Since it has gelatin, I don't recommend freezing it. But you can freeze the entire salteña before baking.
There are two common reasons. The dough was too soft and didn't seal properly. The other one is that the oven was not very hot and it took longer to bake.
Recipes you might like:
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Salteñas (Bolivian Baked Empanadas)
- 1/2 chicken breast, skinless and boneless (333g, about 11 ounces)
- 2 quarts water
- 2 teaspoons vegetable oil
- 1/2 onion, minced
- 1 garlic clove, minced
- 1/2 bell pepper, chopped
- 2 tablespoons parsley, minced
- 2 habaneros, minced (you can omit this chili pepper, use ground chili pepper, or use whatever you have on hand)
- 1/4 cup green peas, peeled and cooked
- 1/2 cup raisins
- 1 potato, peeled and diced (250g, about 9 ounces)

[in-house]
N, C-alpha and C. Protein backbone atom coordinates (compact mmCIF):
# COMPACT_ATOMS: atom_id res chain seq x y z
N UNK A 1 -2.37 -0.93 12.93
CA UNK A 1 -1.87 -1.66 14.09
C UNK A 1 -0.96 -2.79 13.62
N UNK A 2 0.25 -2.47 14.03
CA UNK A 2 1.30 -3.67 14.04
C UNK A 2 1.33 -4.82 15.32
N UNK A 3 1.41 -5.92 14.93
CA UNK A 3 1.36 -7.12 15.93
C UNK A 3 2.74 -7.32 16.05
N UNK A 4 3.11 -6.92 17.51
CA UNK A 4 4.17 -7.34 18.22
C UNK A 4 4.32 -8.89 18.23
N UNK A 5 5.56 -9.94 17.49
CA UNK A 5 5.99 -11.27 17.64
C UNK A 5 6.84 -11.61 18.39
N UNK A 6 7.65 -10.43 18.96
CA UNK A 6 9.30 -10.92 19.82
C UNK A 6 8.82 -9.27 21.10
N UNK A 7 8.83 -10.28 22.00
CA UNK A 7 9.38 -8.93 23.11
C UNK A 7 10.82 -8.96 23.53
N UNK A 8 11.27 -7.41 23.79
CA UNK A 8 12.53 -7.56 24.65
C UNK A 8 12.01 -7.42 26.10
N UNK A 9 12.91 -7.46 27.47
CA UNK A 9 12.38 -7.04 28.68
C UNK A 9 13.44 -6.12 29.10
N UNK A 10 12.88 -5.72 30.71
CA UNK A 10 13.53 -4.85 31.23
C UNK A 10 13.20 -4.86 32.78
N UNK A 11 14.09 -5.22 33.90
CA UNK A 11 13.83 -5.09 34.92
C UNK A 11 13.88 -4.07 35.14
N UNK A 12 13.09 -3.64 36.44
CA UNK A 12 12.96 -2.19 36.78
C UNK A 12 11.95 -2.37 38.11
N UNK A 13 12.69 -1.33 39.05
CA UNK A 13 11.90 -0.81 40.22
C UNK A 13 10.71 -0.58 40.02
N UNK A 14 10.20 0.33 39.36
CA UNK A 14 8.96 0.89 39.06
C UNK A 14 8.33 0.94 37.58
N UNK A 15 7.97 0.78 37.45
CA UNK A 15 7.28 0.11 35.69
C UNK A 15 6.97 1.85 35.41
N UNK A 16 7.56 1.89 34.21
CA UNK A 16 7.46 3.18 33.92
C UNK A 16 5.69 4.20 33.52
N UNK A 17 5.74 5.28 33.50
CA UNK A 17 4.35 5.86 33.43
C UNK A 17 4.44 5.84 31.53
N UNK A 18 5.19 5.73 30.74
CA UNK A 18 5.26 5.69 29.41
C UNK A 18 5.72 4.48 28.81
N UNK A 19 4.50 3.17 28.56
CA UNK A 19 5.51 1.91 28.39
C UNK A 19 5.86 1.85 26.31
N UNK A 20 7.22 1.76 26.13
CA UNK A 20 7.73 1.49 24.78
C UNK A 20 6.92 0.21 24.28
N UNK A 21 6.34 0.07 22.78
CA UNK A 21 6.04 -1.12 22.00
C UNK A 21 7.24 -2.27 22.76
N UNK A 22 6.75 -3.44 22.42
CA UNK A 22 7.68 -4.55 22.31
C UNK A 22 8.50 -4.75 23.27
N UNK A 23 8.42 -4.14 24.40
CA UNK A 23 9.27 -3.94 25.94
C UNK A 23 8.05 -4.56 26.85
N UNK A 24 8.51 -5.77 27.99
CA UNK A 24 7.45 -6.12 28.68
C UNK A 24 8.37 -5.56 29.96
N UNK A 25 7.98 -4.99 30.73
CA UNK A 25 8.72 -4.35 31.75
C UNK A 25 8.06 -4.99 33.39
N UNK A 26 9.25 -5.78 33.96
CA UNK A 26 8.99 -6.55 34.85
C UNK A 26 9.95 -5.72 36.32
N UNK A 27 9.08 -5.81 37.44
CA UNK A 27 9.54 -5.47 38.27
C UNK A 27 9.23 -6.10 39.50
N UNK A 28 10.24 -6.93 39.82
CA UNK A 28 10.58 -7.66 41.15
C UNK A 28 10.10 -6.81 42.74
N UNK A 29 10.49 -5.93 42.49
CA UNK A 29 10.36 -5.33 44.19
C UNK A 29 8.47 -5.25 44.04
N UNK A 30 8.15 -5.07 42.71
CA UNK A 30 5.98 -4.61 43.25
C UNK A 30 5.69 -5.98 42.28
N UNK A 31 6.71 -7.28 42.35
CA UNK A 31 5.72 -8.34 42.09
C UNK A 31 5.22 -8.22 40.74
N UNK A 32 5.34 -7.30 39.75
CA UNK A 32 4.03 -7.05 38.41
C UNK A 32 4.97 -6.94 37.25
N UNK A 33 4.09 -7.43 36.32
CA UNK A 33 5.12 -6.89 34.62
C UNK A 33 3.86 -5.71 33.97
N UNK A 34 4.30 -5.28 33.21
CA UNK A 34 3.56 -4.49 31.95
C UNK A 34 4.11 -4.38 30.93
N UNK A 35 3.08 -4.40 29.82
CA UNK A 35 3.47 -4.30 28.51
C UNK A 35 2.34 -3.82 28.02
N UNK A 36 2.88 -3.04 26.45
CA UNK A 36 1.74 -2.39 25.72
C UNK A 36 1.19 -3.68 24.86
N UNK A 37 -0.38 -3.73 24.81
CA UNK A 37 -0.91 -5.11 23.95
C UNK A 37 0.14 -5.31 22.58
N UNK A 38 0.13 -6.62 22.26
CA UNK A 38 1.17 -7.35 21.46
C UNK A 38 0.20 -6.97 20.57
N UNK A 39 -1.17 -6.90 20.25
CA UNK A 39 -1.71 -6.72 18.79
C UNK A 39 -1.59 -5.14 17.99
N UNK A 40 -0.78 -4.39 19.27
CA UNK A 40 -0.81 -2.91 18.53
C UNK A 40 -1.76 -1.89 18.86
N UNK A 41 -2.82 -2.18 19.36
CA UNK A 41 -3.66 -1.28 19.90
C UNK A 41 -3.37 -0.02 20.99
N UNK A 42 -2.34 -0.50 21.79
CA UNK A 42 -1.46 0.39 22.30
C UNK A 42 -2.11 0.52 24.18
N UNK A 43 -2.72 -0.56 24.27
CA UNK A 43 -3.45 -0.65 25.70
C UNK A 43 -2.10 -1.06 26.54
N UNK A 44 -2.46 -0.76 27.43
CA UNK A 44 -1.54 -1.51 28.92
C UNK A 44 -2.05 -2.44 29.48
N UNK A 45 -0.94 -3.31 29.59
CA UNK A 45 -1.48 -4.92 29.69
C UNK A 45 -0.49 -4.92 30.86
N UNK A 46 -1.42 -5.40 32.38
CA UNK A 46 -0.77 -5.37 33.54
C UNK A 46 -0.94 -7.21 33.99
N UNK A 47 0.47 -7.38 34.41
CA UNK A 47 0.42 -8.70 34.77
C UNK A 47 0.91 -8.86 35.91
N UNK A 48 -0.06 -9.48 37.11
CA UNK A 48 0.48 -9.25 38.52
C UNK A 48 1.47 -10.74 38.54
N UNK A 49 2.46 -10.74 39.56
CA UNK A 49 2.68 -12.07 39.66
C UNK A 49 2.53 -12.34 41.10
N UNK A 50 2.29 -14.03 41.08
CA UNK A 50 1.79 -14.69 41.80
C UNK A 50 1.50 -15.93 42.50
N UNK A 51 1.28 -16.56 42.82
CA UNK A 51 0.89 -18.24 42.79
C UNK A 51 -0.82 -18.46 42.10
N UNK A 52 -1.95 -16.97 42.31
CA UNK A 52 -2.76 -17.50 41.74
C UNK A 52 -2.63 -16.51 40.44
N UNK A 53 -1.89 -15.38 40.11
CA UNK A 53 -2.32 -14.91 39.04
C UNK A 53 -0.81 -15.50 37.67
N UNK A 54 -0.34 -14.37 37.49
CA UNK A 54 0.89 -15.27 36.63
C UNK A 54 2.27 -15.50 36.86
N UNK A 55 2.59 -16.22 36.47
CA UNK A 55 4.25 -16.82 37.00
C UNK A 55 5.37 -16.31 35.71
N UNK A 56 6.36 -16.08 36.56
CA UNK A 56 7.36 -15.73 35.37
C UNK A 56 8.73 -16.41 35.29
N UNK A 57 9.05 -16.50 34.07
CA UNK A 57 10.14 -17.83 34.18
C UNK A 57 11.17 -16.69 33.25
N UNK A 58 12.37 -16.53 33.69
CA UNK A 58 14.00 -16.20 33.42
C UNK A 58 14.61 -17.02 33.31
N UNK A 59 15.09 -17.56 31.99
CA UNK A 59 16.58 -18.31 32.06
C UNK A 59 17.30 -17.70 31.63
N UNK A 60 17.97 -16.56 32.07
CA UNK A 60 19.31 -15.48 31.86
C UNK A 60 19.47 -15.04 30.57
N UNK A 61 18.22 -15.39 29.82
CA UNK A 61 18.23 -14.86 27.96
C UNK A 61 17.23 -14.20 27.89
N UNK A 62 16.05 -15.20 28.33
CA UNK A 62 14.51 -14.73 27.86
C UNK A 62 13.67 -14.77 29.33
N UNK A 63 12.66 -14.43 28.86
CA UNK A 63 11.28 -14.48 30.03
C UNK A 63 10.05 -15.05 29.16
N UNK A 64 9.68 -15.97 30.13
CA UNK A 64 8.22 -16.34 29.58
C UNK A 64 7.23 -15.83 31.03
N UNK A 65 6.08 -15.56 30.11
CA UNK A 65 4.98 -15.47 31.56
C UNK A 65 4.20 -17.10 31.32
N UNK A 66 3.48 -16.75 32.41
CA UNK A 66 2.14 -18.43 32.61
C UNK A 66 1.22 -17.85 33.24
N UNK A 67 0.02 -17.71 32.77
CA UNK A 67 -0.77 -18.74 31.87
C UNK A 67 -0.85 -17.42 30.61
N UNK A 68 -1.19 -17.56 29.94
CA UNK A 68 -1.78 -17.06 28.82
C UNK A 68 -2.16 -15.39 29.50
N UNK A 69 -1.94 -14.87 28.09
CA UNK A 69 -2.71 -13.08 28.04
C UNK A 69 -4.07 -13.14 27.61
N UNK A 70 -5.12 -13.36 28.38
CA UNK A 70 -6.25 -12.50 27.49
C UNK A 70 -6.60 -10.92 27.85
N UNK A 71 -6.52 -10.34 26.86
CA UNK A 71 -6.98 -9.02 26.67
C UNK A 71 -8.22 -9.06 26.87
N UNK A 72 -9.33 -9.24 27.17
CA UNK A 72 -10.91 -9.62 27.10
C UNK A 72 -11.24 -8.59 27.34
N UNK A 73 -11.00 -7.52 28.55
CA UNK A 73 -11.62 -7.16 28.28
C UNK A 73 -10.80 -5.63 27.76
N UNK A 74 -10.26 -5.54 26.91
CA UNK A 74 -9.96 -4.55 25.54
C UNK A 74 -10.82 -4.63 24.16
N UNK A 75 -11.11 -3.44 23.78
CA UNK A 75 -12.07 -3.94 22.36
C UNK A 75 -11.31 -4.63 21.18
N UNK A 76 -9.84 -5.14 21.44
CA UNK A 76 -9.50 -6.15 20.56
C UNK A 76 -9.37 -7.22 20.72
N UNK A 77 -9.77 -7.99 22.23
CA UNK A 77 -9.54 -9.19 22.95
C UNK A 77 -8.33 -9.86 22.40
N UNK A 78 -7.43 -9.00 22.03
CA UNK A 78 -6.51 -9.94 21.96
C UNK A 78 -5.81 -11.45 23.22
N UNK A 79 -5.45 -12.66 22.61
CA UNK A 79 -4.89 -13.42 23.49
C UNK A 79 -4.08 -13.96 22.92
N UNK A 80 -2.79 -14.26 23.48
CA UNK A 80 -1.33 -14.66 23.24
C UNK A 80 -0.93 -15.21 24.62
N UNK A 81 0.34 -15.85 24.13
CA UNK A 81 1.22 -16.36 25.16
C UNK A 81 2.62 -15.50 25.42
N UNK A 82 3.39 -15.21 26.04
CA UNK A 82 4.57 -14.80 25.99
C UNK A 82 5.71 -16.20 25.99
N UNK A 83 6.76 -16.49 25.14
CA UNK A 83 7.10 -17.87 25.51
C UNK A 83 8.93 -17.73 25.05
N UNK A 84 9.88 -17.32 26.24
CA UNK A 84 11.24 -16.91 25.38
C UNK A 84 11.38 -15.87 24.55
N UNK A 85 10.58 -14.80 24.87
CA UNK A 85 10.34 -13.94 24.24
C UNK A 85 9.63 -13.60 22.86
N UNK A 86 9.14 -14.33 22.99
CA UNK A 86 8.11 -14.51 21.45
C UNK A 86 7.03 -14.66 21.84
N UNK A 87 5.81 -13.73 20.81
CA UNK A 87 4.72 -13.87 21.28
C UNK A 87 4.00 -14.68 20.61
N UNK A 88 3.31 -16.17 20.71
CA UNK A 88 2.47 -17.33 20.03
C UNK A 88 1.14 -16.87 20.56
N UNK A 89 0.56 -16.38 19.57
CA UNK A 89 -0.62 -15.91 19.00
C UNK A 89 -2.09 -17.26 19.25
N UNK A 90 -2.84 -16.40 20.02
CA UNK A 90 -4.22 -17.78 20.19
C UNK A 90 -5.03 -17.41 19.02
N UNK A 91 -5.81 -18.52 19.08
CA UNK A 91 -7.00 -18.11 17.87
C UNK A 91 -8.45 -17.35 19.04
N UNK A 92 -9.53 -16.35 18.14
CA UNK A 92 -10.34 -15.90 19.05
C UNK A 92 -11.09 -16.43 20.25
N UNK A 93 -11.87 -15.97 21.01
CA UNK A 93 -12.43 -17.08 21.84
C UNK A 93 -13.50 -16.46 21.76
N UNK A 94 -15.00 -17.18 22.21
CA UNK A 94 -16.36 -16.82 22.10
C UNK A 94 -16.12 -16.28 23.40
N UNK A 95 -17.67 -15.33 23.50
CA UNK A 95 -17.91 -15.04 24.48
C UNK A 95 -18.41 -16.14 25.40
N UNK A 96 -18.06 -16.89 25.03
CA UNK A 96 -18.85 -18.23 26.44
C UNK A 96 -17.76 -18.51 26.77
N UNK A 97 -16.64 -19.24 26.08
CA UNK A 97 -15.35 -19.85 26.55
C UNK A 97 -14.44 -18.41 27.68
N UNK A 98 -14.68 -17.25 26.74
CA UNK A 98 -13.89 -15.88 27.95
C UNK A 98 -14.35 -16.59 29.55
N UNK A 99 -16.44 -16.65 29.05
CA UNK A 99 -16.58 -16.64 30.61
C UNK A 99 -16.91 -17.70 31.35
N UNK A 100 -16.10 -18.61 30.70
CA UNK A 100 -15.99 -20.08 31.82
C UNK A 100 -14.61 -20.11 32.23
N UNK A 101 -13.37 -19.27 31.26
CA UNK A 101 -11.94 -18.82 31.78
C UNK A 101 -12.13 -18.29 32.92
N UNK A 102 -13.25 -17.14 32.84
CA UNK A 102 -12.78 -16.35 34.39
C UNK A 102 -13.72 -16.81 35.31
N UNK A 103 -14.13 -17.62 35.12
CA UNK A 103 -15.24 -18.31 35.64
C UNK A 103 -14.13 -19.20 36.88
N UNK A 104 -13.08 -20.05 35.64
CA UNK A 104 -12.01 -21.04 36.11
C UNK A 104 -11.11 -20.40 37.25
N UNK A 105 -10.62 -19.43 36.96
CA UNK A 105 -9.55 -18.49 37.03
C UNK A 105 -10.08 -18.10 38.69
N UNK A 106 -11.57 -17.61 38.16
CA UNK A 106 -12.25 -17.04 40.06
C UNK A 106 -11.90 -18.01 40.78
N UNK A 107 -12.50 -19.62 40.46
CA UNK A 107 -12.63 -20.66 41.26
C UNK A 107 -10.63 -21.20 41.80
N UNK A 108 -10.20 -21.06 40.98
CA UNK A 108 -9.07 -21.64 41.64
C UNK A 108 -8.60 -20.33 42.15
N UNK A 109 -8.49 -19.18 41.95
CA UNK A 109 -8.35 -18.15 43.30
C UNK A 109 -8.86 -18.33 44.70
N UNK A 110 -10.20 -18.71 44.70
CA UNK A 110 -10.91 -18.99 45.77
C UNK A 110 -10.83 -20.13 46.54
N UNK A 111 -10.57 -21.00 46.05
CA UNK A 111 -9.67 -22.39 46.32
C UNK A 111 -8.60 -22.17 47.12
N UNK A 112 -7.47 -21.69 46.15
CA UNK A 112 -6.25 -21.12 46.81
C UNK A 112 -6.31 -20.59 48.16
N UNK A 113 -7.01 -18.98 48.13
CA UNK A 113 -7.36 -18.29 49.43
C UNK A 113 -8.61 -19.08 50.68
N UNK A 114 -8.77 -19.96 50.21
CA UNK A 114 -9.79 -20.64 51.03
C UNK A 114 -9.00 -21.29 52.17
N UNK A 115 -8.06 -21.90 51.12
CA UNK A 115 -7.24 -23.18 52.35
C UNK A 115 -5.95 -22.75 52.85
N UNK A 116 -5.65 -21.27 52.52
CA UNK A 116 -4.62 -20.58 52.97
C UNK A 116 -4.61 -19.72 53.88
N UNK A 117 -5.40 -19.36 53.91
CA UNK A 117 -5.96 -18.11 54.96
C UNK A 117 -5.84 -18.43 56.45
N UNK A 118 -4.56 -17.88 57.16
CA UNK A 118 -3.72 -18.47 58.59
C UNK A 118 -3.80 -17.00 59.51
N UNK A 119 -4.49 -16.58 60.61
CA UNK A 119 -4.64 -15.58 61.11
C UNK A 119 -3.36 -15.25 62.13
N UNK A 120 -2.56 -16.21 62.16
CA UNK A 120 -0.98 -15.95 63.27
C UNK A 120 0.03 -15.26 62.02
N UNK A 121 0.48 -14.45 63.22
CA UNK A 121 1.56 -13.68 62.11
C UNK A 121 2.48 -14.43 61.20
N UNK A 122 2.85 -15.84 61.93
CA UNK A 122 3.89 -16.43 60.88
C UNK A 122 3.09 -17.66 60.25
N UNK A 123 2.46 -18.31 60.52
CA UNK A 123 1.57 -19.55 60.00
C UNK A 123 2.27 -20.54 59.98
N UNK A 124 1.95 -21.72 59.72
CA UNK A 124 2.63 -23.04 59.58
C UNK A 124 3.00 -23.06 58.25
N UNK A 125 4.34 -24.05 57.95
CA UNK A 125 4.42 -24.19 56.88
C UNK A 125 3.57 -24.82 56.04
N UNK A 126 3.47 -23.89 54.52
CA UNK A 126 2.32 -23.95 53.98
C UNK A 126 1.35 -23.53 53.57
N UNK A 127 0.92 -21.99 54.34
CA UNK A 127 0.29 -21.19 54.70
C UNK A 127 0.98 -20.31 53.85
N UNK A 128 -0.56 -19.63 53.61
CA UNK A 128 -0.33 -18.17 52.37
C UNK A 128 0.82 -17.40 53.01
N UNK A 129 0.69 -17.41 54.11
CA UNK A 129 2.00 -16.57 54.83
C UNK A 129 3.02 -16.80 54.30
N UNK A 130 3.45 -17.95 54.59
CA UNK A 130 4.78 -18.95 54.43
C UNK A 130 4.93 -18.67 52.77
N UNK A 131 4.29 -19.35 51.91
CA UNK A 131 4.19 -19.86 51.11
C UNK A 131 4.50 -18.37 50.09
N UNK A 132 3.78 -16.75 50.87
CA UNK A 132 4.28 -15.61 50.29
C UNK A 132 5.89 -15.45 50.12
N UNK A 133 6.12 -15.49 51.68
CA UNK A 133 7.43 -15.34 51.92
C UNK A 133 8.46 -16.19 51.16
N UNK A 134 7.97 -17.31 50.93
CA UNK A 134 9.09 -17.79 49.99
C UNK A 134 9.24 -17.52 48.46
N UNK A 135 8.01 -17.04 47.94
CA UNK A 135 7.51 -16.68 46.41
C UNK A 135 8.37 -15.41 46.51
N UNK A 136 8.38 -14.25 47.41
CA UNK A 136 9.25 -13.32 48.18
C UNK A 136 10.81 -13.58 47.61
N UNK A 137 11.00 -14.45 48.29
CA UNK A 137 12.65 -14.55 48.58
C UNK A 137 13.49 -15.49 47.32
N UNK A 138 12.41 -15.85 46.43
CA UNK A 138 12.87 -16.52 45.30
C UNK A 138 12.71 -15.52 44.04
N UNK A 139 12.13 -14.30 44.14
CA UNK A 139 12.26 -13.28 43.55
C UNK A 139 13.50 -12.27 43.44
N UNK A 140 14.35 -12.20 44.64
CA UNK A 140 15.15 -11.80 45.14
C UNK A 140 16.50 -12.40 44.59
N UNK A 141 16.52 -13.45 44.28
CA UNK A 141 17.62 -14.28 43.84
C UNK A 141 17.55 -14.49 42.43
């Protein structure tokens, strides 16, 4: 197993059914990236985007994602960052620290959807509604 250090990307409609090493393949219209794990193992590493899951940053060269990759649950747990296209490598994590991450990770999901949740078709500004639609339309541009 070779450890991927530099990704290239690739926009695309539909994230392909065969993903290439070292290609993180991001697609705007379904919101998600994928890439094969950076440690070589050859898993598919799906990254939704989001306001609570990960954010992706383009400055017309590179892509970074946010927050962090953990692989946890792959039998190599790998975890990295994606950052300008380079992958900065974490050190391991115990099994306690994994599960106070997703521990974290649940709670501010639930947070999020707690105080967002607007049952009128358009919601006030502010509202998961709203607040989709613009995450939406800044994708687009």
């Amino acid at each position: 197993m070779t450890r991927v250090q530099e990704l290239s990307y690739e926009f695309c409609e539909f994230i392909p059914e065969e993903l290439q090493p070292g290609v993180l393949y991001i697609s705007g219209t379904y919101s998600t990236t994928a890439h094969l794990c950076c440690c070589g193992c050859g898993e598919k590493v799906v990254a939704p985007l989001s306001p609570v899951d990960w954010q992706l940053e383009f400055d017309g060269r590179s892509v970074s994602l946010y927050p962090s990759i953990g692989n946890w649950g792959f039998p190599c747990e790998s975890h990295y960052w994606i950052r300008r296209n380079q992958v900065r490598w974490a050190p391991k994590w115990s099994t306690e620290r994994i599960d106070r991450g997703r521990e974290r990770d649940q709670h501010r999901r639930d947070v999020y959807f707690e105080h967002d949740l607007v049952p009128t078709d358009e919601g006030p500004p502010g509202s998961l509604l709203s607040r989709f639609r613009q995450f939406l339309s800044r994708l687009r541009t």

- 1-1/2 tablespoon sugar
- 1 teaspoon salt
- 1/2 teaspoon black pepper
- 1/4 teaspoon cumin, ground
- 1 tablespoon dried oregano
- 1 bay leaf
- 1-1/2 tablespoons unflavored gelatin
- 3 tablespoons of water
- 2 hard-boiled eggs, peeled and diced
- 20 green olives
- 500 grams flour (4 cups)
- 170 grams sugar (3/4 cups)
- 1 teaspoon salt
- 2 tablespoons urucú, achiote cannot be substituted
- 1 egg yolk
- 113 grams lard or butter (1/2 cup)
- 161 grams of water (3/4 cup + 1 tablespoon)
- Filling: In a pot, add chicken breast and 2 quarts of water. Boil until chicken is cooked. Remove it and cool on a plate, then shred it. Strain the broth, and reserve 3 cups for later use.
- Clean the pot and saute the onion, green peppers, garlic, parsley, and chili if using for about 3 to 4 minutes. Add shredded chicken, chicken broth (3 cups), peas, raisins, potatoes, sugar, salt, pepper, cumin, oregano, and bay leaf. Once it starts to boil, lower the heat and simmer for 5 minutes.